As he had done in the past, Mark ate nothing during the his assignment except vegetables and the ubiquitous cans he had brought along. He soon had reason to be grateful to Hashem for the laws of kashrus. The hazardous weather conditions meant that supplies from the mainland were often and at one point shipments could not be delivered for weeks. The situation deteriorated so badly that the men were to subsist on twenty-year-old C-rations dredged out of storage rooms. The sight and smell of the old rations had Mark counting his blessings fervently. Some of the troops came running on his door, begging him to sell them some of his tuna; Mark, who had enough to spare, willingly shared his supplies. Kiddush Hashem would surely stand him in good stead.
A year's time spent under difficult, dangerous conditions can cause a great deal of stress. Some of the troops on the island, in a spirit of mischievousness, decided to blow off some steam by periodically trashing the officers' quarters. The hapless officers would arrive in their rooms to find the place looking like a tornado had blown it apart.
On one such occasion, Mark heard that all the officers' quarters had been ransacked. Resignedly, expecting to find his personal items strewn all over the place, he went to inspect the damage. To his surprise, he found his room completely untouched the only officer's room to escape the mayhem!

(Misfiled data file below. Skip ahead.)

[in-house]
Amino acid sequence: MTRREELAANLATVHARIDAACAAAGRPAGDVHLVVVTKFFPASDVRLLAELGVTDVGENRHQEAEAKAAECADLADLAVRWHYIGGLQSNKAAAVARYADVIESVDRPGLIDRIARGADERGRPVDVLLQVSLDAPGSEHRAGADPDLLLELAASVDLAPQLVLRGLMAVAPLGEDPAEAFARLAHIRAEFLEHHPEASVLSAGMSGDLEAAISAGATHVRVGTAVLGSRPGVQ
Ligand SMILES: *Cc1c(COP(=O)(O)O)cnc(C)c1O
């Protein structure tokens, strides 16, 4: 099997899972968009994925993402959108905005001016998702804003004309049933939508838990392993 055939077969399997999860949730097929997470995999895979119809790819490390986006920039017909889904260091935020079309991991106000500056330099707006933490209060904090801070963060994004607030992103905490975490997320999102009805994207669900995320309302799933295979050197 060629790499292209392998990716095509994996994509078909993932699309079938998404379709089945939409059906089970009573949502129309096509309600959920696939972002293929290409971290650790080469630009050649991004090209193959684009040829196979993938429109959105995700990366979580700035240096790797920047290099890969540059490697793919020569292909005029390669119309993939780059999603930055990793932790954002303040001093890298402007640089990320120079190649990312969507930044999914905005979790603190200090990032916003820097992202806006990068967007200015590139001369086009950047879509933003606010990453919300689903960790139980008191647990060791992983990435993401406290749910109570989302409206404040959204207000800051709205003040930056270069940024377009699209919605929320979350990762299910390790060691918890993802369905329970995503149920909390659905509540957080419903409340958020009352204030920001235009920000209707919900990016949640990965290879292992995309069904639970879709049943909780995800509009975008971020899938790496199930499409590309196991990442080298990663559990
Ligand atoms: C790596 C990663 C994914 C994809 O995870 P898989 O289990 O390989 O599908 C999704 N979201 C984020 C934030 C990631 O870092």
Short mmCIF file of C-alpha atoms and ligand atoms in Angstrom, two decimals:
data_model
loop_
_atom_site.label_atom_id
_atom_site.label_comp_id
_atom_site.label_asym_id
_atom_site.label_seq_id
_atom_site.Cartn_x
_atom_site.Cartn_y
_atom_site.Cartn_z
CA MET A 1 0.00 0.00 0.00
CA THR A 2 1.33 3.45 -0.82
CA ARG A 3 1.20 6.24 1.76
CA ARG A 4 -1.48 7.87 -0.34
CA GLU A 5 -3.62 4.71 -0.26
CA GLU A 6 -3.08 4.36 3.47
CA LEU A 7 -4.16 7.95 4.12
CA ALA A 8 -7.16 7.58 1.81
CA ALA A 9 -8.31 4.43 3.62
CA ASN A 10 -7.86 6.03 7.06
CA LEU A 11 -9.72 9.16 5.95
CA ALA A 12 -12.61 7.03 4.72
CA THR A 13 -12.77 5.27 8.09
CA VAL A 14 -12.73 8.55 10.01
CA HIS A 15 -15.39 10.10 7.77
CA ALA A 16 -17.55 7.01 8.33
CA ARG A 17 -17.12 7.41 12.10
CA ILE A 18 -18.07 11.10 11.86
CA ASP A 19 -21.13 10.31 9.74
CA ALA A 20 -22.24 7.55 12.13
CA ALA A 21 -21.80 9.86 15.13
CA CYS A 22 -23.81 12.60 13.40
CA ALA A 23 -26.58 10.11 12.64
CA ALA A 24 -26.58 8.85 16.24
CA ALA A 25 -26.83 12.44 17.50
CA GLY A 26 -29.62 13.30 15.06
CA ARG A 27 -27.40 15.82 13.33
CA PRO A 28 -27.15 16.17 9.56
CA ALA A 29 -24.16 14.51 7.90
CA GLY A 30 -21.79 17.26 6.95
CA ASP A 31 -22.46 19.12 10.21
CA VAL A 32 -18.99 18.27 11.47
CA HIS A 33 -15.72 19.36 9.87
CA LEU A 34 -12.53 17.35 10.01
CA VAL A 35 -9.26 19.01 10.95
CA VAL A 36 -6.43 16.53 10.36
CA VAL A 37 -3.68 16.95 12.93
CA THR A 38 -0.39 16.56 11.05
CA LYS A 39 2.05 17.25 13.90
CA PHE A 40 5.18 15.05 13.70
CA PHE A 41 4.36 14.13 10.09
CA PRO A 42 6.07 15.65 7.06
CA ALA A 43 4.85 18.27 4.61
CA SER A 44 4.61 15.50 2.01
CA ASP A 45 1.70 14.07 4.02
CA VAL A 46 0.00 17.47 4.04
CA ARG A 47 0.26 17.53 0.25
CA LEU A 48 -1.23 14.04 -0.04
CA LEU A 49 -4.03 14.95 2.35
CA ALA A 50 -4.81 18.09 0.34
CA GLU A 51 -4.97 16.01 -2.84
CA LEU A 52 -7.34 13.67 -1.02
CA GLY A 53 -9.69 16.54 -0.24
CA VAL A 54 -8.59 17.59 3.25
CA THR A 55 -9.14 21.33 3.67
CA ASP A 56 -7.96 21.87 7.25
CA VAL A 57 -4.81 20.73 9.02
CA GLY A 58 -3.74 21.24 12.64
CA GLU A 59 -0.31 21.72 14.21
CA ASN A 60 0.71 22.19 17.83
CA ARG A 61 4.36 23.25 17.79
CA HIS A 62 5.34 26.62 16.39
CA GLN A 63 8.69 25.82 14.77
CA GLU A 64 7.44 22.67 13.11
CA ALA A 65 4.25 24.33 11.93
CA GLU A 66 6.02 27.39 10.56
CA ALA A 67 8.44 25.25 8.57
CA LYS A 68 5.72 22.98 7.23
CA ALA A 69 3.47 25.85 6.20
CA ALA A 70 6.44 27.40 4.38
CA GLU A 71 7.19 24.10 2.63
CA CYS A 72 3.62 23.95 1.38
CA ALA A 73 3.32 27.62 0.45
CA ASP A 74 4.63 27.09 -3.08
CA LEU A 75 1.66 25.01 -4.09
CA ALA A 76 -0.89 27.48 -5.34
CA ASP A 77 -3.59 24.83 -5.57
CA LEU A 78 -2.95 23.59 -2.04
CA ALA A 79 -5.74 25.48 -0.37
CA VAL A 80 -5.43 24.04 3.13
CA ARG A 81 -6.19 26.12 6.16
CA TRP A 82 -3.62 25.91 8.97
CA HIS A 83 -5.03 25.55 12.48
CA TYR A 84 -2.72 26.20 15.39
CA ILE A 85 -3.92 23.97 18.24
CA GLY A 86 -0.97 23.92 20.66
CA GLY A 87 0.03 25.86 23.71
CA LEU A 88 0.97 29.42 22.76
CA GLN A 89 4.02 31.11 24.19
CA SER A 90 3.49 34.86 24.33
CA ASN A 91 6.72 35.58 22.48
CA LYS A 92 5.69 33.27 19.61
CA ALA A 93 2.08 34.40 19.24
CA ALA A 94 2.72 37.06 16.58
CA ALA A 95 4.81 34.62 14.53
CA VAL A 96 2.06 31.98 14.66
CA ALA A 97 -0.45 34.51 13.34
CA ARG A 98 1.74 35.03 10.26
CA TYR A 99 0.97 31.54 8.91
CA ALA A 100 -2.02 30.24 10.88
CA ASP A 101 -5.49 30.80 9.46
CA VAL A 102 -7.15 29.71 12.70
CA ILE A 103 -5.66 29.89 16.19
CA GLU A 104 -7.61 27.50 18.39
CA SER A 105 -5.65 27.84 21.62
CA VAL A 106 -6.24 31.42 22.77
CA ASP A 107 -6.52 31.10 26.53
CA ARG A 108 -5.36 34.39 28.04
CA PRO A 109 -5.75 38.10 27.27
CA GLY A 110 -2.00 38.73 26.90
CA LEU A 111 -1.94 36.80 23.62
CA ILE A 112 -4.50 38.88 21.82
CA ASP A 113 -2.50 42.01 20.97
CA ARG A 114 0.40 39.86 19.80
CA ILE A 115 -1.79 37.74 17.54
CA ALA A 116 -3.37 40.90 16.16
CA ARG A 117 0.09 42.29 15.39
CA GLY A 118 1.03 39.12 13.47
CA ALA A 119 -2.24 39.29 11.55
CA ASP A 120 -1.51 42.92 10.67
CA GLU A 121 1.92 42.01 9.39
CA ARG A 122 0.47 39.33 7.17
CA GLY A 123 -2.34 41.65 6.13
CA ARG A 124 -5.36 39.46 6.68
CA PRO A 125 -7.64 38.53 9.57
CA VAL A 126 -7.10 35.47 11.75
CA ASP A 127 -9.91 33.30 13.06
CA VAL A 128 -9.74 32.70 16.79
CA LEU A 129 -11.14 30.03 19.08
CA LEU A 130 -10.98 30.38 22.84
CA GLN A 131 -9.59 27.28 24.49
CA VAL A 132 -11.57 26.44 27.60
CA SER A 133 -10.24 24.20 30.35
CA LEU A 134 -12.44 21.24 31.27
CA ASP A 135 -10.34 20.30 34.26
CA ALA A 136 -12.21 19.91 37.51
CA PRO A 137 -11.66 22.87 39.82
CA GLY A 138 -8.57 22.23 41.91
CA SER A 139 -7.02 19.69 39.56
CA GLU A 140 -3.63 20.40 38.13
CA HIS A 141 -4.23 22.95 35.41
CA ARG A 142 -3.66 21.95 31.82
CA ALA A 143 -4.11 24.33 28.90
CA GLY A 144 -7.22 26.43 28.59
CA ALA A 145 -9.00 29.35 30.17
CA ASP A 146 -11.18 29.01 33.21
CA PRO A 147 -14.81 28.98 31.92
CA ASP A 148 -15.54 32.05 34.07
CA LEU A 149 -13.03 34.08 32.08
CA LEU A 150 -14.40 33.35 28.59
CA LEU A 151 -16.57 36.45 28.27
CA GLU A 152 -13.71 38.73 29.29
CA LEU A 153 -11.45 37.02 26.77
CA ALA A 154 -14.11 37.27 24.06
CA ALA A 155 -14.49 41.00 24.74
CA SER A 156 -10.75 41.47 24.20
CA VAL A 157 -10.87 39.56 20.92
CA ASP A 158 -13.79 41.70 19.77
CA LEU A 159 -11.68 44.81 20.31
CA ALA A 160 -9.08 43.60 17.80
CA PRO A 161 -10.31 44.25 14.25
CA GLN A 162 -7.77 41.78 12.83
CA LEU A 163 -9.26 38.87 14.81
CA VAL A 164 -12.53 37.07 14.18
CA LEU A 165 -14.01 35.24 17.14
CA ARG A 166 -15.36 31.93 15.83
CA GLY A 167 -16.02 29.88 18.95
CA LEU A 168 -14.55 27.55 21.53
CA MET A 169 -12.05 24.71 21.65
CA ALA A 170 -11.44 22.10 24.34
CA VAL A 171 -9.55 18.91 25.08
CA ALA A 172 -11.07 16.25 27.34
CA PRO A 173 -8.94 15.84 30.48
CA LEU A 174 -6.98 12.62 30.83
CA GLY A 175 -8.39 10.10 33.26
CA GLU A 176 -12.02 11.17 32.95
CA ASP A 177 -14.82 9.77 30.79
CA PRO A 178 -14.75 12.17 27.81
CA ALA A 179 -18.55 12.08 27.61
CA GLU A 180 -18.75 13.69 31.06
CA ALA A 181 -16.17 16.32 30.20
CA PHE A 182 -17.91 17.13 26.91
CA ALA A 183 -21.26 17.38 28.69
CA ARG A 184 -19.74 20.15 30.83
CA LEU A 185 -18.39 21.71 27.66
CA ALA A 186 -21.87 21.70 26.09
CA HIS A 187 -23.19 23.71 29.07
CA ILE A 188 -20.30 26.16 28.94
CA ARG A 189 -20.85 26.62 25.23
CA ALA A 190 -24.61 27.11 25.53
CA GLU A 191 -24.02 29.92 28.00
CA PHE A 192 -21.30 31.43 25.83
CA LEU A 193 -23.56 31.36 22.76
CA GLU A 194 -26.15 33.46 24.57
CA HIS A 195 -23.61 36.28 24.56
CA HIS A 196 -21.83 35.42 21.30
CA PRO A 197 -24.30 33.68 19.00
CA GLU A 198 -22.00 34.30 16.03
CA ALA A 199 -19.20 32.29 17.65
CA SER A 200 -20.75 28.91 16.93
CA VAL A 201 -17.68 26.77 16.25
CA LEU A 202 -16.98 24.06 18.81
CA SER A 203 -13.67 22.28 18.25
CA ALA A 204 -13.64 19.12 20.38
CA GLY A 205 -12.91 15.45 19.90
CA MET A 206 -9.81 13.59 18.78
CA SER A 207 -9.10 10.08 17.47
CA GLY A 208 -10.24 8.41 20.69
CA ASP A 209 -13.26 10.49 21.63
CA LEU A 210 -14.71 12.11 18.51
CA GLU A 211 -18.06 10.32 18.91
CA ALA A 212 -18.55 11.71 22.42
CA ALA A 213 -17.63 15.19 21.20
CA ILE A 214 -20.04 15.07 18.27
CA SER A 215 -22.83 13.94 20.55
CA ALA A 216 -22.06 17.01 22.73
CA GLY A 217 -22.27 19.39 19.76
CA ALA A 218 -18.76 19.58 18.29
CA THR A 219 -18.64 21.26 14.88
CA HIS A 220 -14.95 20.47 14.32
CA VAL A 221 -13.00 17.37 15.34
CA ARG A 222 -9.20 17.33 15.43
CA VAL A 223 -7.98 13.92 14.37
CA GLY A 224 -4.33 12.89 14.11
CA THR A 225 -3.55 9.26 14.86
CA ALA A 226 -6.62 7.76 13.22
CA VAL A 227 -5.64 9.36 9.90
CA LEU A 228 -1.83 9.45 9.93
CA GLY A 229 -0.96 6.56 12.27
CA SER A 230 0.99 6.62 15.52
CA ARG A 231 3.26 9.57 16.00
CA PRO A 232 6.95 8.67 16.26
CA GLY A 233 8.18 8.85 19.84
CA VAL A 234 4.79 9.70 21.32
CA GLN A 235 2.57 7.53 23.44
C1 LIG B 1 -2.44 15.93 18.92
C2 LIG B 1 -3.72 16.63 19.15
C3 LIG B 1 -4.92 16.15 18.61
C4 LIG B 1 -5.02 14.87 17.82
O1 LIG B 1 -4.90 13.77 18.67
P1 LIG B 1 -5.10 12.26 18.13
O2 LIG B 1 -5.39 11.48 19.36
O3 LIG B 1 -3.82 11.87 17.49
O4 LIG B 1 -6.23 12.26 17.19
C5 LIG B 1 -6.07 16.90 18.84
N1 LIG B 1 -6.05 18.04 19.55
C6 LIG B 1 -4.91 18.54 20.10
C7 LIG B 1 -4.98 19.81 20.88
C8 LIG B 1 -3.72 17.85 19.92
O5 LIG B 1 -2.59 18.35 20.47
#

A few days after the puzzling incident, a burly soldier came up to him in the corridor.
"I'll bet you're wondering why your room wasn't trashed," he said.
"I did wonder," Mark admitted. "I thought you guys might have just overlooked my room."
"We did plan on ransacking your room, too," the man told him sheepishly. "But when we were unlocking the door, we noticed something you put on your doorpost. I don't know why, but when we looked at it, it made us all feel nervous. We backed off and decided to leave your room alone."
Mark was amazed. The man was a hulking bear of a soldier, and he and his friends had been frightened off by the mezuzah Mark had affixed to his door!
Part of Mark's duties on Shemya Island included forecasting weather conditions for the reconnaissance missions. This was no small matter. In such harsh meteorological circumstances, a correct forecast could literally make the difference between life and death. Mark's weather predictions were so accurate that Colonel Rayburn would accept his forecast over a contradicting one from the mainland. During the year-long mission, one particular incident regarding Mark's ninety-eight percent accuracy in forecasting caused a tremendous kiddush Hashem and earned Mark the respect of all his fellow officers.
During the preparations for one reconnaissance mission, Mark calculated the weather forecast, giving approval for the fourteen-hour mission. On the way back from the target area at mission completion, the island experienced horrific weather conditions that appeared to make landing at Shemya impossible. The pilot radioed to Rayburn to ask for advice: should they try to proceed toward the island or should they turn back towards the mainland, which was some four hours away with no alternate landing location?
Rayburn consulted Mark. 'They have only thirty minutes left until they hit bingo fuel.("Bingo fuel" is an expression that indicates the moment when fuel limitations require that a final decision must be reached regarding destination.) What's it going to be?"